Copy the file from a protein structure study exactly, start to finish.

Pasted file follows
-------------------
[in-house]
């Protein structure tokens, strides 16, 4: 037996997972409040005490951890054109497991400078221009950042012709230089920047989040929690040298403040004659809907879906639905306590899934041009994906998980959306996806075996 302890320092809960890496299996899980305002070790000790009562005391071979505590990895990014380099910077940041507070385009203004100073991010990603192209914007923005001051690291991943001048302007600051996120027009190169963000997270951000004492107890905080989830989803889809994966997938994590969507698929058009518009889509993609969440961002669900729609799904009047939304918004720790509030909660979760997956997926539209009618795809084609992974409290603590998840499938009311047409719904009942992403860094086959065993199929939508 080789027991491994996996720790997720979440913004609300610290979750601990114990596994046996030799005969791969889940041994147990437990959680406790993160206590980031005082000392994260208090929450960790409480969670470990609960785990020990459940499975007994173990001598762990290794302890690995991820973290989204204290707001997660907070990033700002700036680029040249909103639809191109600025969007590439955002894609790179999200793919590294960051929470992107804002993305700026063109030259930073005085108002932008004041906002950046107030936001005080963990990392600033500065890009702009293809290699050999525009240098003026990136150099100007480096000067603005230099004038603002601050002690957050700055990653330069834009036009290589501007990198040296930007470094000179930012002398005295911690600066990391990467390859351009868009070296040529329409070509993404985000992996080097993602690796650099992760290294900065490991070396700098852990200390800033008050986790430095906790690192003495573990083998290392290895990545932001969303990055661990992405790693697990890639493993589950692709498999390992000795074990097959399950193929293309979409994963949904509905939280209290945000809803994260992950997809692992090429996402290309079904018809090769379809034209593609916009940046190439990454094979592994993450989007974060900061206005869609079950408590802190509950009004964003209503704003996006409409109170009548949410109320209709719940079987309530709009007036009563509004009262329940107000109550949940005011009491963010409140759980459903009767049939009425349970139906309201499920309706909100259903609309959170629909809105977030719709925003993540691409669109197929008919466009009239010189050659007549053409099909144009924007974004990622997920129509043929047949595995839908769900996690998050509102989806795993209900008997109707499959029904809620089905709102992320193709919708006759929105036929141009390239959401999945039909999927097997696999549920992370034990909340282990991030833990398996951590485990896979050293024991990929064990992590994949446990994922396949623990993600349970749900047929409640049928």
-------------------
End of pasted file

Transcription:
[in-house]
């Protein structure tokens, strides 16, 4: 037996997972409040005490951890054109497991400078221009950042012709230089920047989040929690040298403040004659809907879906639905306590899934041009994906998980959306996806075996 302890320092809960890496299996899980305002070790000790009562005391071979505590990895990014380099910077940041507070385009203004100073991010990603192209914007923005001051690291991943001048302007600051996120027009190169963000997270951000004492107890905080989830989803889809994966997938994590969507698929058009518009889509993609969440961002669900729609799904009047939304918004720790509030909660979760997956997926539209009618795809084609992974409290603590998840499938009311047409719904009942992403860094086959065993199929939508 080789027991491994996996720790997720979440913004609300610290979750601990114990596994046996030799005969791969889940041994147990437990959680406790993160206590980031005082000392994260208090929450960790409480969670470990609960785990020990459940499975007994173990001598762990290794302890690995991820973290989204204290707001997660907070990033700002700036680029040249909103639809191109600025969007590439955002894609790179999200793919590294960051929470992107804002993305700026063109030259930073005085108002932008004041906002950046107030936001005080963990990392600033500065890009702009293809290699050999525009240098003026990136150099100007480096000067603005230099004038603002601050002690957050700055990653330069834009036009290589501007990198040296930007470094000179930012002398005295911690600066990391990467390859351009868009070296040529329409070509993404985000992996080097993602690796650099992760290294900065490991070396700098852990200390800033008050986790430095906790690192003495573990083998290392290895990545932001969303990055661990992405790693697990890639493993589950692709498999390992000795074990097959399950193929293309979409994963949904509905939280209290945000809803994260992950997809692992090429996402290309079904018809090769379809034209593609916009940046190439990454094979592994993450989007974060900061206005869609079950408590802190509950009004964003209503704003996006409409109170009548949410109320209709719940079987309530709009007036009563509004009262329940107000109550949940005011009491963010409140759980459903009767049939009425349970139906309201499920309706909100259903609309959170629909809105977030719709925003993540691409669109197929008919466009009239010189050659007549053409099909144009924007974004990622997920129509043929047949595995839908769900996690998050509102989806795993209900008997109707499959029904809620089905709102992320193709919708006759929105036929141009390239959401999945039909999927097997696999549920992370034990909340282990991030833990398996951590485990896979050293024991990929064990992590994949446990994922396949623990993600349970749900047929409640049928």